[This article is for information purposes and it is not intended to serve as legal advice.]
You have received and sent a lot of letters and e-mails over the years and are thinking of including some of them in your new book. Indeed, you may be considering using such correspondence in a biography relating your “life story” or in a work of fiction reciting the “life story” of a fictional person. This may not be as simple as it might appear as there are a number of elements to consider before you send your completed work to your publisher.
Correspondence, regardless of its format, falls into three basic categories: correspondence you received from another individual; correspondence you sent to another individual; and correspondence you obtained that was written by one person addressed to a different person.
With respect to “correspondence you received from another individual,” be it a traditional “snail-mail” letter or an electronic communication, the general rule is that the writer, and not the recipient, “owns” the copyright and you may not use it in your work without the permission of the copyright owner except to the extent permitted by the Doctrine of Fair Use. However, the owner of the copyright may not be the individual from whom you received the correspondence as he or she may have sold or transferred the copyright to another entity. Accordingly, you must assure yourself that you have the permission of the legal owner of the copyright before including it in your work. In any event, any such permission should be in writing.
With respect to such “correspondence you sent to another individual,” presumably you own the copyright so the Doctrine of Fair Use is not an issue. If, for some reason, you no longer own the copyright, you must obtain the permission of the copyright owner or risk be charged with infringement of the copyright. In any event, the correspondence included in your book, regardless of copyright ownership, must be evaluated in terms of the “invasion of the privacy” of a person mentioned in the text and the potential for litigation brought by someone alleging he or she was “defamed” in your writing.
With respect to such correspondence you obtained from any one of a number of extramural sources such a gift from another person not the writer, as a bequest set out in a will or by purchasing the documents at a garage sale that was “written by one person addressed to another person,” there is the potential for copyright problems except as tempered by the application of the Doctrine of Fair Use. Thus it is necessary to locate the copyright owner and obtain written permission to use the material. In addition, you, as the author of the work in which the material is used, may be exposed to litigation for alleged “invasion of privacy,” libel and, or, “defamation” notwithstanding the fact that the offending material was the work product of another person.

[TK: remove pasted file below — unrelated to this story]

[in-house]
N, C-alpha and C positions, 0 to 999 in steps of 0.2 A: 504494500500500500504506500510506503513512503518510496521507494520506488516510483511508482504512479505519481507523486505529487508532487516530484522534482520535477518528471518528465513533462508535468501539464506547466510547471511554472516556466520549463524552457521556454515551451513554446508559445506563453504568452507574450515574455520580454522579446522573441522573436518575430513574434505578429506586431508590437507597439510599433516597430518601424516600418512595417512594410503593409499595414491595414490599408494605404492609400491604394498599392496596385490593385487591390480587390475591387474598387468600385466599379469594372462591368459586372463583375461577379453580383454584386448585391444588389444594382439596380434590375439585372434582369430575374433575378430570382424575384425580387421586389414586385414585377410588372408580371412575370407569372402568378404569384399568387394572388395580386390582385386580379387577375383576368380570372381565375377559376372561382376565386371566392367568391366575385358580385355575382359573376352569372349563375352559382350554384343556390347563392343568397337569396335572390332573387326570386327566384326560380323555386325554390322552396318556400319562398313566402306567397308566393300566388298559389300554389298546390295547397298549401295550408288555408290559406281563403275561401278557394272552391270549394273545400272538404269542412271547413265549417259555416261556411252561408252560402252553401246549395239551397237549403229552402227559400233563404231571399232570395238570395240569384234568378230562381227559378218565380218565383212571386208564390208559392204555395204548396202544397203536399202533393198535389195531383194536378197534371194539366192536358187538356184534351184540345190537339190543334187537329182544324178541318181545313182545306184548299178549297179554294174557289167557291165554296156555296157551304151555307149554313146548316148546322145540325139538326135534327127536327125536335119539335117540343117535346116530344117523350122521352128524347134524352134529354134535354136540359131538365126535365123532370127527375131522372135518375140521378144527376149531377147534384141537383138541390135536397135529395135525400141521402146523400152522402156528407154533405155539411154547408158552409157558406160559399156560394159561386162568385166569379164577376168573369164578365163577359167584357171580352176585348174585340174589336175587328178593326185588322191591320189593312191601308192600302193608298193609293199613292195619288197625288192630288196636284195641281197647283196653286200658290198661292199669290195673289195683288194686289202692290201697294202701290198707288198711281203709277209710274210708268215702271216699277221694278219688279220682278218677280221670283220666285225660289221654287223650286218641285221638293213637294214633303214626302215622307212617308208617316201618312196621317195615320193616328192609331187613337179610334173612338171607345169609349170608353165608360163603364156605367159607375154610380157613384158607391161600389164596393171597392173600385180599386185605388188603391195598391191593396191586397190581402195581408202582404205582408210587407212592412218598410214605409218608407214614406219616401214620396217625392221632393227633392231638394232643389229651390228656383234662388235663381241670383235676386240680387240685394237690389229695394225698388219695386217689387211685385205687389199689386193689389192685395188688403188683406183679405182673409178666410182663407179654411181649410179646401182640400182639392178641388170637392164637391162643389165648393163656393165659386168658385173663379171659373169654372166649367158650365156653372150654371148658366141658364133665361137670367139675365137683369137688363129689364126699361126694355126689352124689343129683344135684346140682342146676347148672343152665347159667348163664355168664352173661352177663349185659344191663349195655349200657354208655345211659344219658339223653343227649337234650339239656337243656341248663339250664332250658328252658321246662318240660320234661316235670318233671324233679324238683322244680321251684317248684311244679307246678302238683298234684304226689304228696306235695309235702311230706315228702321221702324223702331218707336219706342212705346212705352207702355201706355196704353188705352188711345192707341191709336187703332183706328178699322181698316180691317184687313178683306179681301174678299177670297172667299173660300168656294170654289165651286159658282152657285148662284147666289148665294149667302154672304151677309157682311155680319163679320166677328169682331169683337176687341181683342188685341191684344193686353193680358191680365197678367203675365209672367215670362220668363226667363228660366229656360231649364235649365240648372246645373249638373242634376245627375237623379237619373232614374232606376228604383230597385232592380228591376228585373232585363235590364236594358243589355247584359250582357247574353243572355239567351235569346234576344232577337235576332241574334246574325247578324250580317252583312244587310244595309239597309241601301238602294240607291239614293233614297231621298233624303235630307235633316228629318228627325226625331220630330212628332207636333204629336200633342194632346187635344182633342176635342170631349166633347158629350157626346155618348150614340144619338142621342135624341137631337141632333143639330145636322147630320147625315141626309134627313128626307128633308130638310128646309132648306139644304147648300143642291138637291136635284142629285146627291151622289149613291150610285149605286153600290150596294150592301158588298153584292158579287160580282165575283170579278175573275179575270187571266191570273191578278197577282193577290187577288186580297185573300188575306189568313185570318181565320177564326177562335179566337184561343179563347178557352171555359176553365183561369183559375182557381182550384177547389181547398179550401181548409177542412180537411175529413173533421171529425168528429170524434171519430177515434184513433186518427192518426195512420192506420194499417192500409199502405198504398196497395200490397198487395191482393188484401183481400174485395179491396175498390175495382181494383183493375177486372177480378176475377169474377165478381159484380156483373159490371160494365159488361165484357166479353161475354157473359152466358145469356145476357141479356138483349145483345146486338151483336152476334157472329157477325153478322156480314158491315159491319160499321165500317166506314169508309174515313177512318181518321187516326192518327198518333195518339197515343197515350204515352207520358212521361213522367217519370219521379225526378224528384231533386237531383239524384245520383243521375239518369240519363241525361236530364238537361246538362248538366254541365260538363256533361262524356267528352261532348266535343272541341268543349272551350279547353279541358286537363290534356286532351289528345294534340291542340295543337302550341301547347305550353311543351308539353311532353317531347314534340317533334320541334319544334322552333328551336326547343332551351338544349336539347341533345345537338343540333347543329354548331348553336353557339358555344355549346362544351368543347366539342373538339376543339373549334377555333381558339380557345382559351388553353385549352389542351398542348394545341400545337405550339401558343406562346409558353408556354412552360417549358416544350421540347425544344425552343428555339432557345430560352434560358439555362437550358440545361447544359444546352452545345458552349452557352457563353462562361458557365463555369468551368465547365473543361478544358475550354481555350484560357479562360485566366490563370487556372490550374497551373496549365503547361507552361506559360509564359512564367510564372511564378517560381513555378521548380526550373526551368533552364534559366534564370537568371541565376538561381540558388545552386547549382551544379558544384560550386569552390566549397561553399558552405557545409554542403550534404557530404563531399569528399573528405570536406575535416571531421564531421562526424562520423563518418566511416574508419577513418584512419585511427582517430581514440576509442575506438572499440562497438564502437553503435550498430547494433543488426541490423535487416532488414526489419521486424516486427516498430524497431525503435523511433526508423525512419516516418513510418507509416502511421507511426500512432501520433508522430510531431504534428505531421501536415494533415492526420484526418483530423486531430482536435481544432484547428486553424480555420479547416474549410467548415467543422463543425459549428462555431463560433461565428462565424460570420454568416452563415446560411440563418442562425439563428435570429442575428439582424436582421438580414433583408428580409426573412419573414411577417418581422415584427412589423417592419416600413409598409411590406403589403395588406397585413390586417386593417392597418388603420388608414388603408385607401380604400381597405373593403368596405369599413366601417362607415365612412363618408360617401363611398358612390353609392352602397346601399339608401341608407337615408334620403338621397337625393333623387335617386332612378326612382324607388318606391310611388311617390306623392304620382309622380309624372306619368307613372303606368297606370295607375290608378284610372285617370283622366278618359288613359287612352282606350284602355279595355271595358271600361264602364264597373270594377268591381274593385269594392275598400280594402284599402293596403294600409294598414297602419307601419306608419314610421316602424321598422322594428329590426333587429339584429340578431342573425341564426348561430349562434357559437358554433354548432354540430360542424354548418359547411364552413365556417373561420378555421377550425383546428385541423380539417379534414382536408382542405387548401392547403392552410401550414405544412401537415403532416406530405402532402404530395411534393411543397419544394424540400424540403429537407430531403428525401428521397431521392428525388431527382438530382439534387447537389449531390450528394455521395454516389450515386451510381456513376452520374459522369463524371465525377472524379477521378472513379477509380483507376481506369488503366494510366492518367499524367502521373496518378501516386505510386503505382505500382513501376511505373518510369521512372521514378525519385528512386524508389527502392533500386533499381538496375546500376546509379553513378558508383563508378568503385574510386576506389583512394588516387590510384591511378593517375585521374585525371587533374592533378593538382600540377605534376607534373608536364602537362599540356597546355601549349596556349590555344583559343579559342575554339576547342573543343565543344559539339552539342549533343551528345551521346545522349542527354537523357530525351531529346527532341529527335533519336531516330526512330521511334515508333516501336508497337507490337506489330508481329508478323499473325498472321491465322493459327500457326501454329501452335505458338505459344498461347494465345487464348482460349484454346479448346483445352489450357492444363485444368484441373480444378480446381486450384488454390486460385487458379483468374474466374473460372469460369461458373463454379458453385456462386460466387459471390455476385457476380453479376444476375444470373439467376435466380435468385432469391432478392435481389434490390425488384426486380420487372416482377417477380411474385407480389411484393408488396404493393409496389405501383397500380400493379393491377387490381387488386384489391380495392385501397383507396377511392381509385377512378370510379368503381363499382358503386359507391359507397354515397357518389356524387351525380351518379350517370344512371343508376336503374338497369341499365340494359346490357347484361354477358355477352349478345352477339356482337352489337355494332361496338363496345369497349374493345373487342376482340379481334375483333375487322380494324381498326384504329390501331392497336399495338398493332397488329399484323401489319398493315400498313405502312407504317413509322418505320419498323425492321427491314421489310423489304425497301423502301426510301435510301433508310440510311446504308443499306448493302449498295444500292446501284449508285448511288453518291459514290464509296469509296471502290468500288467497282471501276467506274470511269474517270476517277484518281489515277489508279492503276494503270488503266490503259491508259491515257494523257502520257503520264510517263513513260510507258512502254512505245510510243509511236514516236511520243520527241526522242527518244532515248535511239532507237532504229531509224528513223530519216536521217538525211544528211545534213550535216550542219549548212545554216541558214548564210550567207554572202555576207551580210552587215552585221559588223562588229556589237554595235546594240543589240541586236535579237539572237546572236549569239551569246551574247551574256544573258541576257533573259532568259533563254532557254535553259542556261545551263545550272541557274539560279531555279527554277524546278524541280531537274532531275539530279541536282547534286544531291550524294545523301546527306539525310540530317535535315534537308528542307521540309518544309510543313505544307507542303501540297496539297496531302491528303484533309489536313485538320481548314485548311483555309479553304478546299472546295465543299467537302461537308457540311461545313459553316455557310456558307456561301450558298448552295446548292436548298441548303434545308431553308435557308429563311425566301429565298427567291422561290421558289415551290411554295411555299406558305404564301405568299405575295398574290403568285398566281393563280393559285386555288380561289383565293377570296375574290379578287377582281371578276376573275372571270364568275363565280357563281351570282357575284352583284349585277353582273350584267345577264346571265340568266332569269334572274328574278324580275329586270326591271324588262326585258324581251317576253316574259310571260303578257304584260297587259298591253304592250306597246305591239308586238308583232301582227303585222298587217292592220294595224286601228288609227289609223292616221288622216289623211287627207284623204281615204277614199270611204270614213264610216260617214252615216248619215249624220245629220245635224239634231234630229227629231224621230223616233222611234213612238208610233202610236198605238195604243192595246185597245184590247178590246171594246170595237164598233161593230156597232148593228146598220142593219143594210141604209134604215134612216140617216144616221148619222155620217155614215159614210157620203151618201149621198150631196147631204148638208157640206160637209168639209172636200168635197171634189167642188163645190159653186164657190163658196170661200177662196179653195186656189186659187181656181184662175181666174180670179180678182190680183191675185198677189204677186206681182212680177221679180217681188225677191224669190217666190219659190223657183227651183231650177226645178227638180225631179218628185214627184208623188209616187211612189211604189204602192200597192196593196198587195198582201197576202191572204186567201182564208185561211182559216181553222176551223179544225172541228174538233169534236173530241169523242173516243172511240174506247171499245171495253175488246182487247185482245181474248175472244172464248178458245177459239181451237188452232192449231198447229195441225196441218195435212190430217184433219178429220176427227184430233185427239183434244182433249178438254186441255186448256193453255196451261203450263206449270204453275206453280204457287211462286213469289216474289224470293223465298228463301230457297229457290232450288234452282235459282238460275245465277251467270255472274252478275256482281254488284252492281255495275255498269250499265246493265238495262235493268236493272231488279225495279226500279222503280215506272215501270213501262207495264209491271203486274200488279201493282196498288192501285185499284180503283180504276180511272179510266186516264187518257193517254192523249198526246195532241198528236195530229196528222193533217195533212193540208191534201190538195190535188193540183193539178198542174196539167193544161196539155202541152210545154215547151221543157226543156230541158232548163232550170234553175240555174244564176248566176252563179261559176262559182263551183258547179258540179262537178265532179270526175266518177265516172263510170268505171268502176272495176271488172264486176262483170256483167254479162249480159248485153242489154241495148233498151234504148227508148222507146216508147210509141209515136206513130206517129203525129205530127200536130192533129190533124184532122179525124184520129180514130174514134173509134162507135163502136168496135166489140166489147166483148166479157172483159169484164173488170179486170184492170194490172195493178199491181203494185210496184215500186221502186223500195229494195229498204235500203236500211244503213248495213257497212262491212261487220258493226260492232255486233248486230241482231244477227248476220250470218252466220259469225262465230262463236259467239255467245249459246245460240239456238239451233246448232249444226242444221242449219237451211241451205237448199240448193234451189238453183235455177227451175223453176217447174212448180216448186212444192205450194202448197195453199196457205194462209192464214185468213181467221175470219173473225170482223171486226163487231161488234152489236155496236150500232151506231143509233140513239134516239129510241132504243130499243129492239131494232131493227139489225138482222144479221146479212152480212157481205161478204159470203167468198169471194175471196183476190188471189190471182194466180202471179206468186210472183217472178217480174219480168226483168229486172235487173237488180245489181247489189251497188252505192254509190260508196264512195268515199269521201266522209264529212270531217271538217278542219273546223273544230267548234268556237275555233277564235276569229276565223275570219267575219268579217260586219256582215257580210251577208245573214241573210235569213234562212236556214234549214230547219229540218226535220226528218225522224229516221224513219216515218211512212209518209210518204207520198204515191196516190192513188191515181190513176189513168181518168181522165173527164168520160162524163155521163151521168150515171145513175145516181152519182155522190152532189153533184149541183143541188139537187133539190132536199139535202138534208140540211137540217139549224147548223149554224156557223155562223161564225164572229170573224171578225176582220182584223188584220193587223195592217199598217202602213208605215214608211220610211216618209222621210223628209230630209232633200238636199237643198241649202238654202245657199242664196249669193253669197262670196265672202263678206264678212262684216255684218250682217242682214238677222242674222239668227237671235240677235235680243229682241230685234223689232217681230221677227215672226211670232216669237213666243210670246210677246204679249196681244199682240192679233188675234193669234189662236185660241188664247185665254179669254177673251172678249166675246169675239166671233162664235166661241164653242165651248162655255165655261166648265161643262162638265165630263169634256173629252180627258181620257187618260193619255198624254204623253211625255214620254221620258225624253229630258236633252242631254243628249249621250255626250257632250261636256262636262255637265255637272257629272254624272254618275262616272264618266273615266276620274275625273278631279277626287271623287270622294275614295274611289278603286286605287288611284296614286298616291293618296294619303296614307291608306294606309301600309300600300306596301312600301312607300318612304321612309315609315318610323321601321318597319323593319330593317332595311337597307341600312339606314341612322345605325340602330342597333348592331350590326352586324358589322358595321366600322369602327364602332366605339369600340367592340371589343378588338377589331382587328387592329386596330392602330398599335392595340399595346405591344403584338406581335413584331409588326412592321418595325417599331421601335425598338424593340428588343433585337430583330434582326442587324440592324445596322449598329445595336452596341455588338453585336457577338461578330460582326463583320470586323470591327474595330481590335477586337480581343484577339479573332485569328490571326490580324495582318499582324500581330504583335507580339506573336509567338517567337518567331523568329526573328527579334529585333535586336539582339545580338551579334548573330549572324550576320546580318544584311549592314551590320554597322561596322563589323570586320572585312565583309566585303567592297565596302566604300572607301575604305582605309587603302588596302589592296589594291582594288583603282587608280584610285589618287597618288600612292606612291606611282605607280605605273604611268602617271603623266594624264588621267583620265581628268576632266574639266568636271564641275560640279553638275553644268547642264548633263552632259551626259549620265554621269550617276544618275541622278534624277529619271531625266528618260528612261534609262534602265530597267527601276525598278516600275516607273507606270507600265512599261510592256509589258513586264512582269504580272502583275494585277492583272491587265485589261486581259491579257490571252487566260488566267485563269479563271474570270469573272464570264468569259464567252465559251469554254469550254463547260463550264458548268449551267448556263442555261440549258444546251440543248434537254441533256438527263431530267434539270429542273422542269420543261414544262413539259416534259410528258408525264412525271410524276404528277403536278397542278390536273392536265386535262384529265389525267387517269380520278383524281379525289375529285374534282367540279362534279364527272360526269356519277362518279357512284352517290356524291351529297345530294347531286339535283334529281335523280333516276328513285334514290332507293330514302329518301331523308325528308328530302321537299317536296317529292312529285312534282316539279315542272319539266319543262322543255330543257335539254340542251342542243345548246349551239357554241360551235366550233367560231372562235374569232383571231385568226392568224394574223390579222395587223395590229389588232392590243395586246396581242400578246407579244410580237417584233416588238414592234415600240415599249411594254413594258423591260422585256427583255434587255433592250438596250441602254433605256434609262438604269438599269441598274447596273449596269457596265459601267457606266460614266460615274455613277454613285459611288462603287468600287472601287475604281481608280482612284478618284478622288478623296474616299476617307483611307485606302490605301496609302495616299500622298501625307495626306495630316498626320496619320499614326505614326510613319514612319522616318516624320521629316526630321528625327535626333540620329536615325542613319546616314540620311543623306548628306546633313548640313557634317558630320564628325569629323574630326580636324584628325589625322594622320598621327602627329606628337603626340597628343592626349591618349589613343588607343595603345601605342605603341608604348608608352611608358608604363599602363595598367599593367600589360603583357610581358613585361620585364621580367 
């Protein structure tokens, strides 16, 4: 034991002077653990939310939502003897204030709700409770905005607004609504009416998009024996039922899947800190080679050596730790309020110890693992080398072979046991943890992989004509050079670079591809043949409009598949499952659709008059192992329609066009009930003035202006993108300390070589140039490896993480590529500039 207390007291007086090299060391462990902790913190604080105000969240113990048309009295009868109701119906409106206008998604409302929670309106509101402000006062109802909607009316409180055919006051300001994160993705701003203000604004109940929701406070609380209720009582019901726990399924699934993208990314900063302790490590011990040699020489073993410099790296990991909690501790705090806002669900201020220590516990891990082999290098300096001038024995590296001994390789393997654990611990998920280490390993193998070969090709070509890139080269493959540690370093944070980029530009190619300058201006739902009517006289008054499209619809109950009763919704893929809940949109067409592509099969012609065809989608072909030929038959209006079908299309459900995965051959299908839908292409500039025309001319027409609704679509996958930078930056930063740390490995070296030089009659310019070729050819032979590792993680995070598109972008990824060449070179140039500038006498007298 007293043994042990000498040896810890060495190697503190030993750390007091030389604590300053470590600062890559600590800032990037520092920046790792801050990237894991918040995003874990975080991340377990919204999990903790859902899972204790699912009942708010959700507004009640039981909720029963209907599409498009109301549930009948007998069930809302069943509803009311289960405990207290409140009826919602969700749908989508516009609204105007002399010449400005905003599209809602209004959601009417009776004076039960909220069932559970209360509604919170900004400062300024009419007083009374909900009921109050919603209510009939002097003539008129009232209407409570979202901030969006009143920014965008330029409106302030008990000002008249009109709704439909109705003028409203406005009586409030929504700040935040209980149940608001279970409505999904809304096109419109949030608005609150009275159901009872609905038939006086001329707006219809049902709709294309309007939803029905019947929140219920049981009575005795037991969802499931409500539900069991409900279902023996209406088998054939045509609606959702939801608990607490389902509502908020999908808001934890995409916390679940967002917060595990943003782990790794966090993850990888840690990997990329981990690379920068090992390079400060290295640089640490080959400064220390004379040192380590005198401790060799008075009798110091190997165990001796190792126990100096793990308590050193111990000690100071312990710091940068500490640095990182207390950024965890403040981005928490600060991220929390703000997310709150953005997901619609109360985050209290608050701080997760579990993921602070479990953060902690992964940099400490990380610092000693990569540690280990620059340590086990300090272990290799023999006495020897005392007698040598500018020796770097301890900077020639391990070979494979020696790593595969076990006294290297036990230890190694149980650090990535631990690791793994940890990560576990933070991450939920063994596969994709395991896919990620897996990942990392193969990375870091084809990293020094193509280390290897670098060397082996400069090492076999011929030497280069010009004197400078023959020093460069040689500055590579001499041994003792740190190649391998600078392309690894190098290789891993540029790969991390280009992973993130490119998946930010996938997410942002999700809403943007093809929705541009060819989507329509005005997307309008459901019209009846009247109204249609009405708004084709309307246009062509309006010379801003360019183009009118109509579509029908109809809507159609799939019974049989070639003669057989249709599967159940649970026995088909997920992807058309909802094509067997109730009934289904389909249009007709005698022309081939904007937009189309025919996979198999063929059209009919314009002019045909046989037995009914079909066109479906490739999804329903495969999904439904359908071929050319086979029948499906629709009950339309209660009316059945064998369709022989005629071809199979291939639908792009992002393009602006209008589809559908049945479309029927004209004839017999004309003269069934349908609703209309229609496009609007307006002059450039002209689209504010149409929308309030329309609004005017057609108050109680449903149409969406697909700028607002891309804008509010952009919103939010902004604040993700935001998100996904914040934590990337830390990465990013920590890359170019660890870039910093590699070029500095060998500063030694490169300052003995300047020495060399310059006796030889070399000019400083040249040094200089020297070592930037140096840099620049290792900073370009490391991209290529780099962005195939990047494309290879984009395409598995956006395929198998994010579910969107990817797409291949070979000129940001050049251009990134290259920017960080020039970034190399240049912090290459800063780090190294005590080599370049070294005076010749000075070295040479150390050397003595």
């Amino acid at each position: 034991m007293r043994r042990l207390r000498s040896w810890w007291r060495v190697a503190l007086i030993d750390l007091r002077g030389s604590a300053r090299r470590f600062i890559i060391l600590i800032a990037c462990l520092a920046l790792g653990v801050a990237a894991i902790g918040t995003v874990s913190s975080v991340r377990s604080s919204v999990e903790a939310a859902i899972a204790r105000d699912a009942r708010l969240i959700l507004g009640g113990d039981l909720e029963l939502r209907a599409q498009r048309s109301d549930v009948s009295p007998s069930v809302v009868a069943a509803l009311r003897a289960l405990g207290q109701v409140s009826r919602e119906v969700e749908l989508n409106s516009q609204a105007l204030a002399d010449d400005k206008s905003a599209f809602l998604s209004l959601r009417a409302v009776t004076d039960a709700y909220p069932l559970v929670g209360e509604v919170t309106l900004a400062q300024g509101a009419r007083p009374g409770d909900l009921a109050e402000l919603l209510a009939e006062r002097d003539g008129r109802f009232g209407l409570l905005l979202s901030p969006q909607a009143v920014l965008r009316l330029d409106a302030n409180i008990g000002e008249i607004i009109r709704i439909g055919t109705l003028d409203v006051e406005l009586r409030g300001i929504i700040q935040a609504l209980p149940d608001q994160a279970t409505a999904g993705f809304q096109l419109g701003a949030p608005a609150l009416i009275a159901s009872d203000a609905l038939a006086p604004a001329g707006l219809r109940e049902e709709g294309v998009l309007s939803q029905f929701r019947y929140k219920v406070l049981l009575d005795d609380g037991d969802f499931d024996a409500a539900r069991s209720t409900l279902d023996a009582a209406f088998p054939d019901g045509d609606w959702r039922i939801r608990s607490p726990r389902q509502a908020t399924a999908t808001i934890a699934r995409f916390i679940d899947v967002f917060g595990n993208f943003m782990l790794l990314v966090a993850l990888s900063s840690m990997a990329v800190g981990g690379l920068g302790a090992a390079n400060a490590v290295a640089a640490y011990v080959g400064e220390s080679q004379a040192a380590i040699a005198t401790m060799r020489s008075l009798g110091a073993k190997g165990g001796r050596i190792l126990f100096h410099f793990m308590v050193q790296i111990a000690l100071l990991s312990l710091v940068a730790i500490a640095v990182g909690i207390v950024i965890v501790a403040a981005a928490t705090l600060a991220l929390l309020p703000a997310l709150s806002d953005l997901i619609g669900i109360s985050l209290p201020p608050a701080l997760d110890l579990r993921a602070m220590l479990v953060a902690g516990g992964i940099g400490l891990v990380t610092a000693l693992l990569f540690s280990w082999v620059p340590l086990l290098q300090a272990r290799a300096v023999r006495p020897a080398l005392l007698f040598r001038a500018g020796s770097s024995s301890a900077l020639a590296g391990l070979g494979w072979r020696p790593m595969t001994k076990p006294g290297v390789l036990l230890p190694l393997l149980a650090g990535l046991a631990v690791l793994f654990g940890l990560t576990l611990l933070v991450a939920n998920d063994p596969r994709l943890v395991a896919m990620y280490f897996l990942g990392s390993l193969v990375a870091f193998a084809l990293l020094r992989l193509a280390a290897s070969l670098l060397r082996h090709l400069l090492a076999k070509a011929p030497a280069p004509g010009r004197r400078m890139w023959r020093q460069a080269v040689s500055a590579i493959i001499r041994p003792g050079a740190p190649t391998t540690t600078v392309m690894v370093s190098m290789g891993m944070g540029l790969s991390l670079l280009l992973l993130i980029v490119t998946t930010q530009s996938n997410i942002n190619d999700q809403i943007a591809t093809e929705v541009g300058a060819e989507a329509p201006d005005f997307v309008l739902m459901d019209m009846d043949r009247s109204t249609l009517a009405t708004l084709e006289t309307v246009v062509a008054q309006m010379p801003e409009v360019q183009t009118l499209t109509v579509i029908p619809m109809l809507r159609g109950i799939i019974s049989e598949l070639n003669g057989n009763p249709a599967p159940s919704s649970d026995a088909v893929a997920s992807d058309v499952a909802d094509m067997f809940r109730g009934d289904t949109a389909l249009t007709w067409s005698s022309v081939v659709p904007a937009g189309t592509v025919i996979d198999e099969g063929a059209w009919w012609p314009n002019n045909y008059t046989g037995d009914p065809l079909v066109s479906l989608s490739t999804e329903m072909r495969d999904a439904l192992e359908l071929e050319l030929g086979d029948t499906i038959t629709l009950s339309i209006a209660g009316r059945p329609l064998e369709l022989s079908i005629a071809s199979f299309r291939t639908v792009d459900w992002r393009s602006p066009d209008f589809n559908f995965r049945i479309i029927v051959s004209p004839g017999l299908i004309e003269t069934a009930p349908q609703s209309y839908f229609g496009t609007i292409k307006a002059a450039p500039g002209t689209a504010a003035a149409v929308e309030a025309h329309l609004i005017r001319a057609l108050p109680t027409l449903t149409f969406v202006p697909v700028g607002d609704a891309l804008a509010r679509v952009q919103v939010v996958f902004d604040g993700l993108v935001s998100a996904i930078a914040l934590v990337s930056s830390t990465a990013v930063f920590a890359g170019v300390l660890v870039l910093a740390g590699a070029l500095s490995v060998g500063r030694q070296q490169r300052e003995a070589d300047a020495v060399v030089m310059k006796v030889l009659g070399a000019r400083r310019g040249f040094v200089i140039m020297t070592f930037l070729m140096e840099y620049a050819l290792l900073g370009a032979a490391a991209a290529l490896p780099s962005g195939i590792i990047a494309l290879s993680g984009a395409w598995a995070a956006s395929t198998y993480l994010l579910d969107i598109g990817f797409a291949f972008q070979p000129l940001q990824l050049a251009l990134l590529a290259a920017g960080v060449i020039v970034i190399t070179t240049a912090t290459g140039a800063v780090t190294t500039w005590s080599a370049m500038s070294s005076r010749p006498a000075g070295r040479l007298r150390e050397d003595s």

Libel is a written false statement about an individual or an entity. In contrast, slander is a spoken false statement about an individual or an entity.
An author may obtain and rely on an insurance policy for protection in the event he or she is sued for alleged libel or defamation. Such an insurance policy typically obligates the insurance company to provide the insured with legal representation in a lawsuit and for the payment of damages, if awarded, up to the limits of the policy. The coverage is triggered when an author is sued for an alleged injury arising out of the publication of written material that is claimed to have libeled a person or organization or disparaged a person’s or organization’s goods, products or services. Such an insurance policy, however, typically denies or excludes coverage in situations where the alleged injury arose as the result of the written publication of the offending material if done by, or at the direction of, the insured with knowledge of its falsity.
A question frequently posed by an author with respect to libel: what is the difference between “fact” and “opinion?” A posting entitled “Nothing But the Truth,” posted on the Internet at http://www.auburn.edu/~murraba/truth.html provides some insights into this important but complex issue.
Another question that is often raised by an author: How can I protect my original idea? Freelance writer Michelle Fabio, Esq., provides some insights concerning this issue in her article posted on the Internet at https://www.legalzoom.com/articles/three-ways-to-protect-your-original-idea
Indeed, there are many articles posted on the Internet addressing issues concerning writing and publishing a book that are available to the interested author. Below is a sample selection of such postings that you may wish to explore.
Clearly there are many issues that should be considered and resolved prior to the publication of an author’s work. It would be advantageous to the writer to consult with an attorney to make certain he or she is not about to enter into a minefield of legal difficulties as the result of having his or her book published.
Harvey Randall, a BookLocker author, currently edits and publishes a LawBlog focusing on Public Personnel Law. He formerly served with the Central Administration of the State University of New York and the New York State Governor’s Office of Employee Relations. He has an MPA from the Maxwell School, Syracuse University and a J.D. from Albany Law School. His articles have appeared in a number of periodicals including Private Pilot Magazine, The Review of Popular Astronomy, New York State Municipal Lawyer and Computer Dealer Magazine.
He is also the author of the following books:
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